About chiles and nogada
This is probably the most awaited preparation of the season: chiles en nogada. But what is all the fuzz about this mexican dish?
The chef and culinary academic, Ricardo Muñoz Zurita explains this is a dish that was developed in 1821 and it evolved, so part of its success is that it has adapted to trends in a certain way.
But one thing is to adapt itself and another one is a huge transformation where all the main ingredients have sustitutes so the flavor and texture changes.
Mainly a chile in nogada is a stuffed chile poblano (a big green and fresh chili with a mild flavor) with a mix of minced meat and seasonal fruits from Puebla, covered with a thick and texturized sauce made of fresh walnuts and some pomegranate seeds to make an alluring contrast.
So this dish mixes some hot character of the chili, sweetness of the fruits and saltiness of the minced meat… well yes, but the result is spectacular.
Muñoz Zurita tells that a perfect chile in nogada must consider have local fruits like pancohera apple, pears from San Juan, yellow peach, plátano macho (overripped banana) and pink pinion.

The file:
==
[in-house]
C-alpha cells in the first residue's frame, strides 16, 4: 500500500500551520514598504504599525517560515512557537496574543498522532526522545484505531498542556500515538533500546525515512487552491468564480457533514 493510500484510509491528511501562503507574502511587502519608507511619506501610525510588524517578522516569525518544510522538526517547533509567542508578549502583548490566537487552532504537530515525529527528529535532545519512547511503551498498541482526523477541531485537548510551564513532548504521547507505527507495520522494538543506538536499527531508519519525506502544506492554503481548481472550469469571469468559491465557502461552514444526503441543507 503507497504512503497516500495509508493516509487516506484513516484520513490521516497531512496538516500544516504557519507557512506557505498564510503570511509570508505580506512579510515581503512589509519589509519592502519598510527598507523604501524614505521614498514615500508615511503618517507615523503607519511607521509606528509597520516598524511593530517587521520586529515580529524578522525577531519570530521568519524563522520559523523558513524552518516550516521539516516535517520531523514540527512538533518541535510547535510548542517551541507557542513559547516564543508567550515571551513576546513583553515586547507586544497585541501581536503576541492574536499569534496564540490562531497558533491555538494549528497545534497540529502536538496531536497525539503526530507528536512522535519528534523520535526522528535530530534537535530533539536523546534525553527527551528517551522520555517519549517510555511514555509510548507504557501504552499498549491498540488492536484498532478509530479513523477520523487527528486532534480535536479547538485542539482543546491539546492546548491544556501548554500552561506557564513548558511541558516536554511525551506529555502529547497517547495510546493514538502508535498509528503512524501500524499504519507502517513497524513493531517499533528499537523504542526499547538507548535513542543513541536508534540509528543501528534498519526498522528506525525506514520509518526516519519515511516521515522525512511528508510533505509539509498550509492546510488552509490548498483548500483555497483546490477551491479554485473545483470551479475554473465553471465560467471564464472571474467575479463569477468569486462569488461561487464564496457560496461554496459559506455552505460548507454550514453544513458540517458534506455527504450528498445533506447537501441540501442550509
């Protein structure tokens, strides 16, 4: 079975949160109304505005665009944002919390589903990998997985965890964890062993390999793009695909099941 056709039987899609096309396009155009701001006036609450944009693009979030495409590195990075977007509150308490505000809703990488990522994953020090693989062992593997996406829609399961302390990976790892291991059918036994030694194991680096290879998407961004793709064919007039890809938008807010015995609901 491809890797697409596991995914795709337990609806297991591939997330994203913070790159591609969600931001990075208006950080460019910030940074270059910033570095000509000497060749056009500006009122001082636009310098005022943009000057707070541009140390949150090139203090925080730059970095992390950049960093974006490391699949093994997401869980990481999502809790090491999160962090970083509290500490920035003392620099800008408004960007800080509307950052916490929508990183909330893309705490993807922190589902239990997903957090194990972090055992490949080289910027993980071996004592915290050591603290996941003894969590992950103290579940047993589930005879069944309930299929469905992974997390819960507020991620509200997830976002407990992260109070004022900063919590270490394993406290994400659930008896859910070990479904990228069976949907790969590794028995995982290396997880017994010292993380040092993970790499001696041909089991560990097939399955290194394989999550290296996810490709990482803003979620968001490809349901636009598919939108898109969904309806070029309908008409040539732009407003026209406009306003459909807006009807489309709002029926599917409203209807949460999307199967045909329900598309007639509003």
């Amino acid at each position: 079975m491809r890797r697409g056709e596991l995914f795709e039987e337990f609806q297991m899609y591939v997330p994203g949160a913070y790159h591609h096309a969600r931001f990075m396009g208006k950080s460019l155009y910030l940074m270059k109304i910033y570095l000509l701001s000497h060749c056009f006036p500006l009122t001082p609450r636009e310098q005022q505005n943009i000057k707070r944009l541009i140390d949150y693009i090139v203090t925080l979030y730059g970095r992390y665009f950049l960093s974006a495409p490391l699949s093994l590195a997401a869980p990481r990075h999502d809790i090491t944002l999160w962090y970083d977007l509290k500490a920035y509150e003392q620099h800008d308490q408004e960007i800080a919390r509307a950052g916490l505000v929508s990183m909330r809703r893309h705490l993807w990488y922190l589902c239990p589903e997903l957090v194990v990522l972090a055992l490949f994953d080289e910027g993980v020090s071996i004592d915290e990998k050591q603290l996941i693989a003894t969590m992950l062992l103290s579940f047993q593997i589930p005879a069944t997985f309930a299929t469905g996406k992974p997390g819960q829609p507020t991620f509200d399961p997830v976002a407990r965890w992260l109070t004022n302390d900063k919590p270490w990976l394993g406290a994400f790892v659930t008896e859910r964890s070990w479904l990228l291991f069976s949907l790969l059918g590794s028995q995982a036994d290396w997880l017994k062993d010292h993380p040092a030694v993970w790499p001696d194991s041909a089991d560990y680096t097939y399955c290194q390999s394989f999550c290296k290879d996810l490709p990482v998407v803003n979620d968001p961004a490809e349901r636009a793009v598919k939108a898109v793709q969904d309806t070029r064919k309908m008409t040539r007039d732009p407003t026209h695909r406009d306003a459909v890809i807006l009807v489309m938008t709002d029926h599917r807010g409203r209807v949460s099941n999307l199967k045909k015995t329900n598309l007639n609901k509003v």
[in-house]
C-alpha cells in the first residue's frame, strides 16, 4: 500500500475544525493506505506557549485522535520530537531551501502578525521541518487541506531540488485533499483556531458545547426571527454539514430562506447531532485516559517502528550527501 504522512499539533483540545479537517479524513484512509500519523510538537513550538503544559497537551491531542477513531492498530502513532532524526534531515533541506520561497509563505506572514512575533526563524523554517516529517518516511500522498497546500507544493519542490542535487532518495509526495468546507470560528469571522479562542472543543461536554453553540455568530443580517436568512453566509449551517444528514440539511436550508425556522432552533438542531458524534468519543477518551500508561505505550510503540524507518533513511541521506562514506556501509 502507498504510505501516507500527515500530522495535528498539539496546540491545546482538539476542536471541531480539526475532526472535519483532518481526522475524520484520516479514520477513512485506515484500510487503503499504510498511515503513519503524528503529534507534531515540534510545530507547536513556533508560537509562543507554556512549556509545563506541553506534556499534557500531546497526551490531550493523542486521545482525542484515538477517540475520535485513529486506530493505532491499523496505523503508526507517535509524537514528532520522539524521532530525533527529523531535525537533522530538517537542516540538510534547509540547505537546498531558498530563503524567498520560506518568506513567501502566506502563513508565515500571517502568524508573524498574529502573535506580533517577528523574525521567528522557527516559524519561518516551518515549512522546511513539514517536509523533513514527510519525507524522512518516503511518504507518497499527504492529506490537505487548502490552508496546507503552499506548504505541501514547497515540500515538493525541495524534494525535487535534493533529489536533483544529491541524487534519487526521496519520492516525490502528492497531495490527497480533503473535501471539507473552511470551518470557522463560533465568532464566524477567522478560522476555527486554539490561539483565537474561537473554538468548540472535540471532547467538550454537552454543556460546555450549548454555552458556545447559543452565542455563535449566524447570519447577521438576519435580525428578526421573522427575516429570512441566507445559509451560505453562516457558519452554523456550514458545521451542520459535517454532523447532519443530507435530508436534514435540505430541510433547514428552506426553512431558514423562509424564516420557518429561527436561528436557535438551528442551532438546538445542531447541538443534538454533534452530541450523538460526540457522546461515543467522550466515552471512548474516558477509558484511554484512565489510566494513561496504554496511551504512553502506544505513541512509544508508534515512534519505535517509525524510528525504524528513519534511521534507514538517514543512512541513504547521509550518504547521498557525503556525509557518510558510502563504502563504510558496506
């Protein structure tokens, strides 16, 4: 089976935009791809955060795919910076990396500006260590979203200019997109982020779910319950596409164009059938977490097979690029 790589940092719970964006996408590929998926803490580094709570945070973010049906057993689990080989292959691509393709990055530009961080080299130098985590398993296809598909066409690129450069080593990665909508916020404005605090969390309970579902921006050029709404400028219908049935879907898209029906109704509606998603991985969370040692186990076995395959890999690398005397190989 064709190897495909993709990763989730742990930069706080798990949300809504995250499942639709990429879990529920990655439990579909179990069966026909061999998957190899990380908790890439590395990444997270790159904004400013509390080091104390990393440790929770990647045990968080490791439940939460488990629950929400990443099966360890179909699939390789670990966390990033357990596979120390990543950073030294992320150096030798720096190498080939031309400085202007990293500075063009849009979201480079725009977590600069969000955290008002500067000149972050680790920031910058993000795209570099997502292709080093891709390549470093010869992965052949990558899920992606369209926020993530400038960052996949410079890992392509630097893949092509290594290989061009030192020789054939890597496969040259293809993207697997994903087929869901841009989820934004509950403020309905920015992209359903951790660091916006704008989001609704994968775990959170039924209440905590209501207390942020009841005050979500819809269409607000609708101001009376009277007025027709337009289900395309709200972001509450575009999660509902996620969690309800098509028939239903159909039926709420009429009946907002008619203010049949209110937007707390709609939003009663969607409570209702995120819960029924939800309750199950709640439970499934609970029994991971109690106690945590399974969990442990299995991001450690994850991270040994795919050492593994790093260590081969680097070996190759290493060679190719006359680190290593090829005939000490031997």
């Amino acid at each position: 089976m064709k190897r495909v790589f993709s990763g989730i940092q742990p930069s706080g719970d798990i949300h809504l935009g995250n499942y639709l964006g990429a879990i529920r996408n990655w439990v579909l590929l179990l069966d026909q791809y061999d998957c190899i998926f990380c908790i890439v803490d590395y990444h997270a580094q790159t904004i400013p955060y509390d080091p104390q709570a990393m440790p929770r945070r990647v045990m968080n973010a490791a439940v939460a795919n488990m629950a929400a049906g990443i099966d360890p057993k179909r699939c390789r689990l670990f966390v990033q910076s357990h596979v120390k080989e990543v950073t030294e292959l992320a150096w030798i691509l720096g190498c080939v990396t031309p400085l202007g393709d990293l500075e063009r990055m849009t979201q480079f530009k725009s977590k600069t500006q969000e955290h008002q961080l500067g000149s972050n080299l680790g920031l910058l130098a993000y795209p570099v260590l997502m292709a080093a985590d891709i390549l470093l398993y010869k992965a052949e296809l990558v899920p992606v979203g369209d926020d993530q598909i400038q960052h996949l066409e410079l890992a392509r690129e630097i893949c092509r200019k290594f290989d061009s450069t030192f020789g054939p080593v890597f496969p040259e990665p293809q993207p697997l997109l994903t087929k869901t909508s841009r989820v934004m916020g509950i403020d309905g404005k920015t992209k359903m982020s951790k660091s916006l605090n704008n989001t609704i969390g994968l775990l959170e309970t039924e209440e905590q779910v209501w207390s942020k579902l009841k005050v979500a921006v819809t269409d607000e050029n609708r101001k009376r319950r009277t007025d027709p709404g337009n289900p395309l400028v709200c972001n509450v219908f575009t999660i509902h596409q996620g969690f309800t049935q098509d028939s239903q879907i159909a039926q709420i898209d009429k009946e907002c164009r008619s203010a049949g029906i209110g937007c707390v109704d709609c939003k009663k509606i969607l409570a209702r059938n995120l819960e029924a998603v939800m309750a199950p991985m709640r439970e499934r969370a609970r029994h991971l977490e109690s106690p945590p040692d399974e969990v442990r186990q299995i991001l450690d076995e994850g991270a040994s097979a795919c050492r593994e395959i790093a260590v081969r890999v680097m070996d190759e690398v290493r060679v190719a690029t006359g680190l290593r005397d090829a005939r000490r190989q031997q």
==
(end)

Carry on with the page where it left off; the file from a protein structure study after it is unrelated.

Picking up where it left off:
The nogada sauce has to be made purely of walnuts and some water to have this milky vision of it, but it may never carry any cream, milk or chantilly in it.
“The dish came up that ay because those were the ingredients that were available at that time of the year in Puebla state. It wasn’t a dish where there was a huge selection of elements to make it”, emphasizes.
It doesn’t have to be a sweet preparation just like a dessert; the fruits must add that touch.
In the past the chili was coated in beated egg, but on those years this element was used to show a very fancy preparation. It is correct that nowadays there are versions that don’t carry the egg and makes the chile a bit less lighter.